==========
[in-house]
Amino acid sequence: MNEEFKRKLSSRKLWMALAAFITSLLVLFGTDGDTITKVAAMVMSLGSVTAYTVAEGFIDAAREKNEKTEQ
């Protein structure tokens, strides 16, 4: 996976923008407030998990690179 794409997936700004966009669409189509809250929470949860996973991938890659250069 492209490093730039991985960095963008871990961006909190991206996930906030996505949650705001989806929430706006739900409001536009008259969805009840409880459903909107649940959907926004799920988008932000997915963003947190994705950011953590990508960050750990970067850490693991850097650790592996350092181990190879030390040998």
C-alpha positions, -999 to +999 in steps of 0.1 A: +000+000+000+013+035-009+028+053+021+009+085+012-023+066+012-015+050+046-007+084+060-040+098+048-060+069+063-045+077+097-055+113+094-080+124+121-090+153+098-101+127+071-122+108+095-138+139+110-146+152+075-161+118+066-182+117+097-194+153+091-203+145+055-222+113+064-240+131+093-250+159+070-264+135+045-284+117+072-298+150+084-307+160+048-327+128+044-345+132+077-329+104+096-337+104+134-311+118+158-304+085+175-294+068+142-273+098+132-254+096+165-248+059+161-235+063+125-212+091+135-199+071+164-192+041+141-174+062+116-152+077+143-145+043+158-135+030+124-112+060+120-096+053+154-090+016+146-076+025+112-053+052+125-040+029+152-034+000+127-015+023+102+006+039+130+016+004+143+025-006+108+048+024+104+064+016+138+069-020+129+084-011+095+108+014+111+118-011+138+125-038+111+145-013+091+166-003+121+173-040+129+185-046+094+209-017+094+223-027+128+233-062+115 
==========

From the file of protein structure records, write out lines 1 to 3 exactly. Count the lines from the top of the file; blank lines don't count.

[in-house]
Amino acid sequence: MNEEFKRKLSSRKLWMALAAFITSLLVLFGTDGDTITKVAAMVMSLGSVTAYTVAEGFIDAAREKNEKTEQ
């Protein structure tokens, strides 16, 4: 996976923008407030998990690179 794409997936700004966009669409189509809250929470949860996973991938890659250069 492209490093730039991985960095963008871990961006909190991206996930906030996505949650705001989806929430706006739900409001536009008259969805009840409880459903909107649940959907926004799920988008932000997915963003947190994705950011953590990508960050750990970067850490693991850097650790592996350092181990190879030390040998």